*Names used in this item have been removed and / or changed for personal safety and legal reasons.
Trigger warning: this items deals with abuse and may be distressing for some readers or triggering for survivors of abuse.
I always wanted a stalker when I was young. It seemed sexy. It seemed mysterious and dangerous and almost rebellious. I’m sure the 1996 box office bomb ‘Fear’ had something to do with this, amongst many of my hair-brained adolescent ponderings. Perhaps it was the way the film eroticised themes of controlled and possessive lust, and of course, Marky Mark’s bare abs. God bless that six pack…
It’s crazy now to think of how I used to romanticise being harassed and controlled by a socially inept, woman-hating creep. I live the reality of that every day now, and I can tell you: the experience is anything but sexy.
I met Nigel properly when I was 23. I had just finished my uni degrees, travelled a bit through Europe, and much to my parents’ dismay, I had taken a job tending bar at my local, in the small country town I had grown up in. Nigel was a regular. Now you may be expecting this next sentence to involve some kind of small town post-qualification fling, but you’ll be sadly disappointed. I never had a romantic relationship with Nigel. I never shagged him. I never kissed him. I never even flirted with him. These are the facts I would in years to come recount to many a colleague, friend and family member when they would ask me, sometimes with a naive but expectant look on their face, what on earth I had done to provoke Nigel’s fanatical behaviour.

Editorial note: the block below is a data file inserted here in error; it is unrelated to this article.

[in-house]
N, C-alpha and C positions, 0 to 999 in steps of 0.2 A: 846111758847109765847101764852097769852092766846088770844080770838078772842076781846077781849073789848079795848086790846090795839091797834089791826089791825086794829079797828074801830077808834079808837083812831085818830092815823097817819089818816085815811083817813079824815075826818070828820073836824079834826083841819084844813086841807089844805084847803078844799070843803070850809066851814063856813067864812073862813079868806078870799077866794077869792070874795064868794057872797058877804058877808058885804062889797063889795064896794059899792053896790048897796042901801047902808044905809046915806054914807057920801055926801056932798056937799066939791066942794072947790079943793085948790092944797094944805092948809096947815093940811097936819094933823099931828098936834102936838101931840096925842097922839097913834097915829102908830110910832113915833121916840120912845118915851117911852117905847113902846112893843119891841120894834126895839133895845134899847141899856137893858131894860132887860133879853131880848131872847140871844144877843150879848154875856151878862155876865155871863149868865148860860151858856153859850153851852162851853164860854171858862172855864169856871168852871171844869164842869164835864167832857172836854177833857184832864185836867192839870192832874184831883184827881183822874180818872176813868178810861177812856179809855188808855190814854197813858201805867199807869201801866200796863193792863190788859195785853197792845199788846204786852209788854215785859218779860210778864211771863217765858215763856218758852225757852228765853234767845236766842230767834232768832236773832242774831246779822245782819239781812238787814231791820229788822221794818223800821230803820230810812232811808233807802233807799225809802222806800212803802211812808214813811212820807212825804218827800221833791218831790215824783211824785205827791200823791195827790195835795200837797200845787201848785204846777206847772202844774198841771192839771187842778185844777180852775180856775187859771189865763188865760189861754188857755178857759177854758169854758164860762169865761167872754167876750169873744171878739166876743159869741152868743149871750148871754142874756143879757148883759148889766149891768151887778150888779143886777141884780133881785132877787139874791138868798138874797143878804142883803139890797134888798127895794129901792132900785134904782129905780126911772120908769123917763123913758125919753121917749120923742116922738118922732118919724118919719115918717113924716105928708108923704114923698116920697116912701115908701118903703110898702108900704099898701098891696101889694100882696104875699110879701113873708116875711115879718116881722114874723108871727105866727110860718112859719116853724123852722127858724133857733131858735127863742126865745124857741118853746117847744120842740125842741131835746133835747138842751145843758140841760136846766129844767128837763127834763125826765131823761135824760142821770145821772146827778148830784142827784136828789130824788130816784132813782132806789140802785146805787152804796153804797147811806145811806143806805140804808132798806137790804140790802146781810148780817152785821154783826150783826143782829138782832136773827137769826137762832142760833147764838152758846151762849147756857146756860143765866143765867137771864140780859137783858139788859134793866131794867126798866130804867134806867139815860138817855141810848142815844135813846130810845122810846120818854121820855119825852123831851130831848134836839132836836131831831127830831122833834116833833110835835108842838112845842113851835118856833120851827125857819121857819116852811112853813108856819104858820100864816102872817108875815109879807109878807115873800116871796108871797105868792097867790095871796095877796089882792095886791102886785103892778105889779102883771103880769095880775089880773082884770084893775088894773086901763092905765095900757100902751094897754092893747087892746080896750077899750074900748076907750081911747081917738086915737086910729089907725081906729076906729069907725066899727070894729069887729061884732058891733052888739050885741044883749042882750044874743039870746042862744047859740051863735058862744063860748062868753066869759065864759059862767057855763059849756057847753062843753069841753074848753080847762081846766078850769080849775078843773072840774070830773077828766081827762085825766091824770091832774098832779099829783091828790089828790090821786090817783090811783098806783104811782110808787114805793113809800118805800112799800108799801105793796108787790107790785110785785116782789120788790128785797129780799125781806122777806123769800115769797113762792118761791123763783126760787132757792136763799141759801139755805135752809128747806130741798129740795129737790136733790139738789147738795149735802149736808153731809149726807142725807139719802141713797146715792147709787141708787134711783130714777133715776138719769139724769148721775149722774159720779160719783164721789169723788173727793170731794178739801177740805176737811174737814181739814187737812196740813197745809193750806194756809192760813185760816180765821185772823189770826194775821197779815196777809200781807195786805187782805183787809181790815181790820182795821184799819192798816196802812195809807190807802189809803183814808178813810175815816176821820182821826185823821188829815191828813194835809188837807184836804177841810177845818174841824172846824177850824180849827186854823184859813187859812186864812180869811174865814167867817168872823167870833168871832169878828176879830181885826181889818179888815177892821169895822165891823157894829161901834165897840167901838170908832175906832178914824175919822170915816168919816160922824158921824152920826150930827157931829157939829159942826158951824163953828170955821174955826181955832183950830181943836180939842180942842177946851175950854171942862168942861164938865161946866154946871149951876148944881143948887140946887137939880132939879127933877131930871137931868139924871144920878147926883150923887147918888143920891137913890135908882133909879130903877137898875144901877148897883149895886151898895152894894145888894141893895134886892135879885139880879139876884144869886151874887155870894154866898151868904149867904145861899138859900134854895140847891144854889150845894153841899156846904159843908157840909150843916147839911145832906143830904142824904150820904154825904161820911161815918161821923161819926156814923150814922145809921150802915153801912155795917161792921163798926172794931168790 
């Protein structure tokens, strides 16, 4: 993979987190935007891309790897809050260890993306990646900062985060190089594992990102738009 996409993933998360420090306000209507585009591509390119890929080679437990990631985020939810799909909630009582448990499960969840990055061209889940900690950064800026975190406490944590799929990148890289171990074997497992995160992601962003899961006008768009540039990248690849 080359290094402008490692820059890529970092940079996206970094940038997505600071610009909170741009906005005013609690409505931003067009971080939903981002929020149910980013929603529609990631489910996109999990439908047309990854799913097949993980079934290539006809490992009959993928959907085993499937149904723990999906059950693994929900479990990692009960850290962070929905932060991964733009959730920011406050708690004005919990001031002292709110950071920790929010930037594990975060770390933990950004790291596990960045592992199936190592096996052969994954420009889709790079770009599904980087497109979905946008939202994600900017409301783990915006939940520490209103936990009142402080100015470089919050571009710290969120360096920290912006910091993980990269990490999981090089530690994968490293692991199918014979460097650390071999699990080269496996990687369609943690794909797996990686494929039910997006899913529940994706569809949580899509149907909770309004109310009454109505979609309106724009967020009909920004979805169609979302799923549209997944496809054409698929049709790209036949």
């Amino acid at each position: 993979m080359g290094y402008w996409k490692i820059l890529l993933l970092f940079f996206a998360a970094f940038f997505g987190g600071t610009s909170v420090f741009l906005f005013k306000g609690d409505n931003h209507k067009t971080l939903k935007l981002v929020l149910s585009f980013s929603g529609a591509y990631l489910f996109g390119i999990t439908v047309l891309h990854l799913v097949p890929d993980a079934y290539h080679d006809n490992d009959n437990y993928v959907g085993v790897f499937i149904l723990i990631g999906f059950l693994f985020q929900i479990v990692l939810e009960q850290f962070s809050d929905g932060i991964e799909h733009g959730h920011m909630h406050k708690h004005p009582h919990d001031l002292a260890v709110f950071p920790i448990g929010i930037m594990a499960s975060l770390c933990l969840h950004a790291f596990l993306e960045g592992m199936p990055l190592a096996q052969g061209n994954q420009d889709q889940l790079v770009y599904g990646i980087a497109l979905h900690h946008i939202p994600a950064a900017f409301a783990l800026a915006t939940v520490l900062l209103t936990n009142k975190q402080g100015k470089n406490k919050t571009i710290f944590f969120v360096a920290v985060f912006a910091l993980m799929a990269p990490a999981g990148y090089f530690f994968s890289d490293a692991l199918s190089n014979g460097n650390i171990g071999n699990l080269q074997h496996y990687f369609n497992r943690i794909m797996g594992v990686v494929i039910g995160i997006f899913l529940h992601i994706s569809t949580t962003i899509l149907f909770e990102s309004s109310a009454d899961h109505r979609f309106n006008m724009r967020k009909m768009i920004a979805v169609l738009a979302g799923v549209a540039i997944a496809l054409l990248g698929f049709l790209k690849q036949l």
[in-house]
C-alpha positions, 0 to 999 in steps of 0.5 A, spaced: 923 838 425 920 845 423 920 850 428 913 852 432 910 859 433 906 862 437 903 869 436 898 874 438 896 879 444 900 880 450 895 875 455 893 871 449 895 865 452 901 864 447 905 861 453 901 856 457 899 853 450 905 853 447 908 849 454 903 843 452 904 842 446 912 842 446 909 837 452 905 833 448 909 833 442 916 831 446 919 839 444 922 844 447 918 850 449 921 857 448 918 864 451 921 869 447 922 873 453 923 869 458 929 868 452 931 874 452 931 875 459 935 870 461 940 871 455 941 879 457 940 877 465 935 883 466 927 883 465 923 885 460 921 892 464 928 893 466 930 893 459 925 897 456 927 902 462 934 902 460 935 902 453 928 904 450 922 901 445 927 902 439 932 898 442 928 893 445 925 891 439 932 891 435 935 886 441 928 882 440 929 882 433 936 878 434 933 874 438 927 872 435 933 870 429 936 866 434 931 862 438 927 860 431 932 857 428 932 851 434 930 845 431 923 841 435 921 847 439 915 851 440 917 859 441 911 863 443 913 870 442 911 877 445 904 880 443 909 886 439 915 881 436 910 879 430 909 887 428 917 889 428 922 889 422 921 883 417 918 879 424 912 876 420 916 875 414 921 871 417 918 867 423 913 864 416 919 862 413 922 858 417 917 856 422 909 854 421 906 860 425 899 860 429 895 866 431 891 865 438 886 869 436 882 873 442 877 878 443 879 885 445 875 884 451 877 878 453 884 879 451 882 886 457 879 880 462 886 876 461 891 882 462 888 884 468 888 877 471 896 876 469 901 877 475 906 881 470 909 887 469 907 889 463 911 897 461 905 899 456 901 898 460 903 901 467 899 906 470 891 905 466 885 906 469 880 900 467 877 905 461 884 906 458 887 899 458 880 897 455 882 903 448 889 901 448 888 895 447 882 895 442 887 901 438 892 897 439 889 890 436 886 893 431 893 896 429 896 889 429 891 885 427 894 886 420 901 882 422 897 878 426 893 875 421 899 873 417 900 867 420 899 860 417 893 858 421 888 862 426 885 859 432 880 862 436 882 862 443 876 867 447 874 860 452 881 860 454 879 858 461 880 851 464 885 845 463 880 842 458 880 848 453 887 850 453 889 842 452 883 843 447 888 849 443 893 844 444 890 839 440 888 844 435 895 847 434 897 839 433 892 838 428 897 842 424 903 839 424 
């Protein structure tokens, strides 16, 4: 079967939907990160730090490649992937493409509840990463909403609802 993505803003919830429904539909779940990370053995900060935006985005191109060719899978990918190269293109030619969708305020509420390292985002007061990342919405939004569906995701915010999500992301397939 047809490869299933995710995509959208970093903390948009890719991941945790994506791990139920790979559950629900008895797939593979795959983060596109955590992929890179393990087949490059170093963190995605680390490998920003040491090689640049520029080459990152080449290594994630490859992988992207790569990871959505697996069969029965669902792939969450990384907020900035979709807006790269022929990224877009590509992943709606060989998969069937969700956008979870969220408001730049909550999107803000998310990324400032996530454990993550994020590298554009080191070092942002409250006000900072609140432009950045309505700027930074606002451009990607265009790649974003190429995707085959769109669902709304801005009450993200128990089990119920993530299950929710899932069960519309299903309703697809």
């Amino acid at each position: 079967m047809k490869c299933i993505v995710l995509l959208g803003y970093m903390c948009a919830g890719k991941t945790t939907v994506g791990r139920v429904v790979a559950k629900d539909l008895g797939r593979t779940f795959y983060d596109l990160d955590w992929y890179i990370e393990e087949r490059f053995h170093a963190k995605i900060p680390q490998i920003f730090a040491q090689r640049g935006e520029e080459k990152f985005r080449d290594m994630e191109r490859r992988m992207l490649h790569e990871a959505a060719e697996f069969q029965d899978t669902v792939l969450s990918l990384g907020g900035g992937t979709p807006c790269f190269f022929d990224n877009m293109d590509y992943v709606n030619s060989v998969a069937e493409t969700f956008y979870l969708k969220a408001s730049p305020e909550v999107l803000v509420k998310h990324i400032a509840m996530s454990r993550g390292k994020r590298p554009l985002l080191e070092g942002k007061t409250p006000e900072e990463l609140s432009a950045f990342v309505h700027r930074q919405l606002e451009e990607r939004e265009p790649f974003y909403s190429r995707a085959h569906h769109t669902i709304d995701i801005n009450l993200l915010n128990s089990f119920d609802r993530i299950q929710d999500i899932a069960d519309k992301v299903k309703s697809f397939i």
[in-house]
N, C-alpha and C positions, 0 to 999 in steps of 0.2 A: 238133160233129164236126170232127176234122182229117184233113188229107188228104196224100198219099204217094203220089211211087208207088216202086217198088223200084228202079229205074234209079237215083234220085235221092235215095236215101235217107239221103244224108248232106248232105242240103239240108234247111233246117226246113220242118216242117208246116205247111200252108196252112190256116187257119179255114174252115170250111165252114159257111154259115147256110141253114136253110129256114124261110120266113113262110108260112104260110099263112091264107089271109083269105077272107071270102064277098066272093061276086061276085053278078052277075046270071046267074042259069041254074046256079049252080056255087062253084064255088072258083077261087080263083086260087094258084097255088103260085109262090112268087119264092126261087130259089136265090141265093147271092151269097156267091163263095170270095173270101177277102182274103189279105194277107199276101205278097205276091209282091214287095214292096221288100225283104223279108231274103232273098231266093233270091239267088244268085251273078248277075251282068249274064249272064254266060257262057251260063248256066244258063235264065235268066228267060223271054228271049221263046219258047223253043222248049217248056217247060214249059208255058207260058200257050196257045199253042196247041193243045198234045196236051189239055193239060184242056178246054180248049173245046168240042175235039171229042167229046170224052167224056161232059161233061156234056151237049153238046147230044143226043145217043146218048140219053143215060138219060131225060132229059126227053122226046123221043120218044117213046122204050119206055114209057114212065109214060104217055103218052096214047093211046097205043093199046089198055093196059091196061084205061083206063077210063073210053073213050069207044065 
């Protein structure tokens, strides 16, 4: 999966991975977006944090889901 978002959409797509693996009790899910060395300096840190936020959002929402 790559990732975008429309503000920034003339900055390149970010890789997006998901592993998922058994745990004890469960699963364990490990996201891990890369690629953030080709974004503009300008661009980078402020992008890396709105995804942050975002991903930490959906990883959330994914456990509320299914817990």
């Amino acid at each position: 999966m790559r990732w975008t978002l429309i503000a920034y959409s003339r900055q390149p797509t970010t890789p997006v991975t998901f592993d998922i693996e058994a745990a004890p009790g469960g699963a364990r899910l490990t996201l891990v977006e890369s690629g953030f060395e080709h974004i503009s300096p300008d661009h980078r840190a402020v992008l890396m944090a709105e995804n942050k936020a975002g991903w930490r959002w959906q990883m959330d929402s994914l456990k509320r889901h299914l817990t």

When I officially met Nigel, he was known to me as the town creep. This was the label he carried almost with pride. He was renowned throughout the town and its surrounding suburbs as a pest. An outsider with an eerie, peculiar manner, and the uncanny ability to make even the most generous of heart deeply uncomfortable. He took pleasure out of rumour-mongering and injecting himself into the private affairs of those he envied. He was supercilious and arrogant. He considered himself an intellectual.
I had heard about Nigel’s unwelcomed advances and obsessive behaviours towards numerous young girls and women. He would strut around town wearing his tweed flat cap with his ear phones in, leering at whatever poor unsuspecting mother and daughter had the misfortune of coming across him. He considered himself a hopeless romantic. A poet. The kind of man who would write a strange haiku professing his undying love for an acquaintance. The kind of man who would label himself a “nice guy” in the same breath as calling a 15 year old school girl a cunt for dismissing his revolting romantic advances. Nigel approached the world as though every woman he met was: a) Rose from ‘Titanic’ (the object of his infantile fantasies), and b) gagging for it.
This behaviour went on for years without anyone intervening. Because Nigel was cunning enough to know what kind of behaviour would draw the attention of the police, and what would merely get him a reputation. And he didn’t mind the reputation – it was probably the only thing which set him apart from the pack, and he enjoyed the notoriety.